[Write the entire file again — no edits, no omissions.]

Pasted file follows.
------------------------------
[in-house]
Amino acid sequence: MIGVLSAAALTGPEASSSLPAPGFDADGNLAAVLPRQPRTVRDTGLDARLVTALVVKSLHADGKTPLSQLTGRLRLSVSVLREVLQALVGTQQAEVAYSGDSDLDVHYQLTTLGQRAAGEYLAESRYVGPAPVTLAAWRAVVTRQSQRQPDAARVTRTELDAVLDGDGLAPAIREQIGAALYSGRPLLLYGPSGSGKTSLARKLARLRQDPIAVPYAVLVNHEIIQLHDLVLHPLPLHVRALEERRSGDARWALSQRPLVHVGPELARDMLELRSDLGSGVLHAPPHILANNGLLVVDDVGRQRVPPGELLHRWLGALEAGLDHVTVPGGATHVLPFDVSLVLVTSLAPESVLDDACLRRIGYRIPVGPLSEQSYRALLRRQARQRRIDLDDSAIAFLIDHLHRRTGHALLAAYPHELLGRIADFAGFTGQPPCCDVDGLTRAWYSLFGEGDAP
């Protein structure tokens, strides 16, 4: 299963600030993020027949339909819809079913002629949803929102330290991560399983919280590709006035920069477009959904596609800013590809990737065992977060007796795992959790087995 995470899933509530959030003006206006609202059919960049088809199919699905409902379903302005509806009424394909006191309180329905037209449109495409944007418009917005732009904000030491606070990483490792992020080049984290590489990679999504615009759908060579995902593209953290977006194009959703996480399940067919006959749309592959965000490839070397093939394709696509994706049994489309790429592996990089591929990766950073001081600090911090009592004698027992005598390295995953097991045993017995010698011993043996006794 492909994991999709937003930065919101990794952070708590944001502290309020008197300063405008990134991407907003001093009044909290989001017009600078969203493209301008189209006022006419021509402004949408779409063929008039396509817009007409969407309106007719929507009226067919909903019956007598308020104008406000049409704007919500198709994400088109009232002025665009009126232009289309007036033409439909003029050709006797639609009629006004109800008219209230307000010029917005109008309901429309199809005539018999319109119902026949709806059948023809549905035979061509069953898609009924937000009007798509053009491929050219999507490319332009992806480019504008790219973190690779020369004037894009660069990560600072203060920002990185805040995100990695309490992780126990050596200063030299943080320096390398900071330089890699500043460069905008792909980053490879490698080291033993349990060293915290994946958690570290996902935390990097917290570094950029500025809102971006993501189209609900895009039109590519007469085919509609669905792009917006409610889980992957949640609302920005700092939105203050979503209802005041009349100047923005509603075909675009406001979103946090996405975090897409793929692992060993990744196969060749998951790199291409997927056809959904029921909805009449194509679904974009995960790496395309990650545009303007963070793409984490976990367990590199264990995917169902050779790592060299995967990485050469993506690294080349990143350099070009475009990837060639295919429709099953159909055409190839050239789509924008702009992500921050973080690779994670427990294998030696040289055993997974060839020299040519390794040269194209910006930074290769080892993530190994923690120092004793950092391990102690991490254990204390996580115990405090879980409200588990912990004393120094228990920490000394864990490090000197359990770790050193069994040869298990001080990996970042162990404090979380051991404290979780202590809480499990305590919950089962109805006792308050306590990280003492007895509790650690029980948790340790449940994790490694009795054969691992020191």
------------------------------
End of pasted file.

[in-house]
Amino acid sequence: MIGVLSAAALTGPEASSSLPAPGFDADGNLAAVLPRQPRTVRDTGLDARLVTALVVKSLHADGKTPLSQLTGRLRLSVSVLREVLQALVGTQQAEVAYSGDSDLDVHYQLTTLGQRAAGEYLAESRYVGPAPVTLAAWRAVVTRQSQRQPDAARVTRTELDAVLDGDGLAPAIREQIGAALYSGRPLLLYGPSGSGKTSLARKLARLRQDPIAVPYAVLVNHEIIQLHDLVLHPLPLHVRALEERRSGDARWALSQRPLVHVGPELARDMLELRSDLGSGVLHAPPHILANNGLLVVDDVGRQRVPPGELLHRWLGALEAGLDHVTVPGGATHVLPFDVSLVLVTSLAPESVLDDACLRRIGYRIPVGPLSEQSYRALLRRQARQRRIDLDDSAIAFLIDHLHRRTGHALLAAYPHELLGRIADFAGFTGQPPCCDVDGLTRAWYSLFGEGDAP
């Protein structure tokens, strides 16, 4: 299963600030993020027949339909819809079913002629949803929102330290991560399983919280590709006035920069477009959904596609800013590809990737065992977060007796795992959790087995 995470899933509530959030003006206006609202059919960049088809199919699905409902379903302005509806009424394909006191309180329905037209449109495409944007418009917005732009904000030491606070990483490792992020080049984290590489990679999504615009759908060579995902593209953290977006194009959703996480399940067919006959749309592959965000490839070397093939394709696509994706049994489309790429592996990089591929990766950073001081600090911090009592004698027992005598390295995953097991045993017995010698011993043996006794 492909994991999709937003930065919101990794952070708590944001502290309020008197300063405008990134991407907003001093009044909290989001017009600078969203493209301008189209006022006419021509402004949408779409063929008039396509817009007409969407309106007719929507009226067919909903019956007598308020104008406000049409704007919500198709994400088109009232002025665009009126232009289309007036033409439909003029050709006797639609009629006004109800008219209230307000010029917005109008309901429309199809005539018999319109119902026949709806059948023809549905035979061509069953898609009924937000009007798509053009491929050219999507490319332009992806480019504008790219973190690779020369004037894009660069990560600072203060920002990185805040995100990695309490992780126990050596200063030299943080320096390398900071330089890699500043460069905008792909980053490879490698080291033993349990060293915290994946958690570290996902935390990097917290570094950029500025809102971006993501189209609900895009039109590519007469085919509609669905792009917006409610889980992957949640609302920005700092939105203050979503209802005041009349100047923005509603075909675009406001979103946090996405975090897409793929692992060993990744196969060749998951790199291409997927056809959904029921909805009449194509679904974009995960790496395309990650545009303007963070793409984490976990367990590199264990995917169902050779790592060299995967990485050469993506690294080349990143350099070009475009990837060639295919429709099953159909055409190839050239789509924008702009992500921050973080690779994670427990294998030696040289055993997974060839020299040519390794040269194209910006930074290769080892993530190994923690120092004793950092391990102690991490254990204390996580115990405090879980409200588990912990004393120094228990920490000394864990490090000197359990770790050193069994040869298990001080990996970042162990404090979380051991404290979780202590809480499990305590919950089962109805006792308050306590990280003492007895509790650690029980948790340790449940994790490694009795054969691992020191």